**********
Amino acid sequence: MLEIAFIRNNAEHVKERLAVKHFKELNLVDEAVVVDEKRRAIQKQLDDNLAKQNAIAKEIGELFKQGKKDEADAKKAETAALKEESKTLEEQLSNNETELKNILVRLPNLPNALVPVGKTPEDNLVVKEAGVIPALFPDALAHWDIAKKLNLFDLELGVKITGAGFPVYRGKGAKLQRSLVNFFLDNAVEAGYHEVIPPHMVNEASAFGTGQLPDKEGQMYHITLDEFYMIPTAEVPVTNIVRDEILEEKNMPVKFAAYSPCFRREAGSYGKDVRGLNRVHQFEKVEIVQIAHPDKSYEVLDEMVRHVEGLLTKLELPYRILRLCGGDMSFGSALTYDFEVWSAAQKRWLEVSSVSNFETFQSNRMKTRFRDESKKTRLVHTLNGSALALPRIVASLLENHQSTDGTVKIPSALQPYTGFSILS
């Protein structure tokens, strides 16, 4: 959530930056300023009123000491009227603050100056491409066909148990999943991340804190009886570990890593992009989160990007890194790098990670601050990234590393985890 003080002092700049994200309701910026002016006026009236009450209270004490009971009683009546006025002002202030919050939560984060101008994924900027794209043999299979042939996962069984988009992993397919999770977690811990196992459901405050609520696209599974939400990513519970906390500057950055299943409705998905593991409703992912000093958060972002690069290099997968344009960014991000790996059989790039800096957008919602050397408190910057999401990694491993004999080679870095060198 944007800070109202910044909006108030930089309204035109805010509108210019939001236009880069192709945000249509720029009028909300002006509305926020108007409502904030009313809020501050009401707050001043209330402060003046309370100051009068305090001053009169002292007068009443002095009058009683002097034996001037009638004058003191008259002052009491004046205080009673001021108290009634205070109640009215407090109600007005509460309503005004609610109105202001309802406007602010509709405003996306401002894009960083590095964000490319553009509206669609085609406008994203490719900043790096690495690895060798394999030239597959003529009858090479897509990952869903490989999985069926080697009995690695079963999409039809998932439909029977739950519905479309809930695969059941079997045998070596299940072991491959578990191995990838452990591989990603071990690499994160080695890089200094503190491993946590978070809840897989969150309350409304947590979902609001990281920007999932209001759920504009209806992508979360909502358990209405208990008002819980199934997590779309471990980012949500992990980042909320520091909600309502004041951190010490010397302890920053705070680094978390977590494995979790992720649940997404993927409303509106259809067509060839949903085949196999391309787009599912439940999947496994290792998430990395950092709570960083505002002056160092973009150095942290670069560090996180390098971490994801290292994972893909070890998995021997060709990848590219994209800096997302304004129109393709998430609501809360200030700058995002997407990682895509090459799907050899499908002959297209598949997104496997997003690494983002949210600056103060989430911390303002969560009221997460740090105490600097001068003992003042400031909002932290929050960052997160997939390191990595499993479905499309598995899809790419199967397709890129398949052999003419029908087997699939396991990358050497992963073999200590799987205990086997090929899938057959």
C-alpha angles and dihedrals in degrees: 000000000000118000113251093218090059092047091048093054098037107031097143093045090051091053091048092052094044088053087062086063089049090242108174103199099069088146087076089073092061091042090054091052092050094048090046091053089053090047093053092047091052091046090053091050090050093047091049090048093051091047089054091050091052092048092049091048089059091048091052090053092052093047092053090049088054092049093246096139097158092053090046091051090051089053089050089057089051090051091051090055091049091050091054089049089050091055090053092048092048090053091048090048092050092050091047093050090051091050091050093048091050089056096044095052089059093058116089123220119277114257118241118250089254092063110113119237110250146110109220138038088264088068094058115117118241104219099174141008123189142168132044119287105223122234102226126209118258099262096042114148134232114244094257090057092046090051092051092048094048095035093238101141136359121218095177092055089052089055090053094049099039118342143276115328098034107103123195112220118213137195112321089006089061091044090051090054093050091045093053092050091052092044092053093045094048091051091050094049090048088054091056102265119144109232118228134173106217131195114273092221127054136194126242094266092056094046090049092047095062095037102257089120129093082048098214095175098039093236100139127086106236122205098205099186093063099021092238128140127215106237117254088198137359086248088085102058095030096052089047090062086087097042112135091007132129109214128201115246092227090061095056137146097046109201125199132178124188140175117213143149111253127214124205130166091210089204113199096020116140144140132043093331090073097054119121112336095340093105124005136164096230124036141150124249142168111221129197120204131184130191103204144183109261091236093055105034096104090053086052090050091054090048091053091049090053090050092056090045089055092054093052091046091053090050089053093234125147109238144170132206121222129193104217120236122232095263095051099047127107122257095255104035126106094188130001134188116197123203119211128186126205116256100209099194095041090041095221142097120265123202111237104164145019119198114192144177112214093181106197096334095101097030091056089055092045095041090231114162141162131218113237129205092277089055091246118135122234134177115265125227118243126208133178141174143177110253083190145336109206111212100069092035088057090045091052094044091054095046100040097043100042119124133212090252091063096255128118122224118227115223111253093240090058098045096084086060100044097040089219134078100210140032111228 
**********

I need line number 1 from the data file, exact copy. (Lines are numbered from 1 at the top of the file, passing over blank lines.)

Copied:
Amino acid sequence: MLEIAFIRNNAEHVKERLAVKHFKELNLVDEAVVVDEKRRAIQKQLDDNLAKQNAIAKEIGELFKQGKKDEADAKKAETAALKEESKTLEEQLSNNETELKNILVRLPNLPNALVPVGKTPEDNLVVKEAGVIPALFPDALAHWDIAKKLNLFDLELGVKITGAGFPVYRGKGAKLQRSLVNFFLDNAVEAGYHEVIPPHMVNEASAFGTGQLPDKEGQMYHITLDEFYMIPTAEVPVTNIVRDEILEEKNMPVKFAAYSPCFRREAGSYGKDVRGLNRVHQFEKVEIVQIAHPDKSYEVLDEMVRHVEGLLTKLELPYRILRLCGGDMSFGSALTYDFEVWSAAQKRWLEVSSVSNFETFQSNRMKTRFRDESKKTRLVHTLNGSALALPRIVASLLENHQSTDGTVKIPSALQPYTGFSILS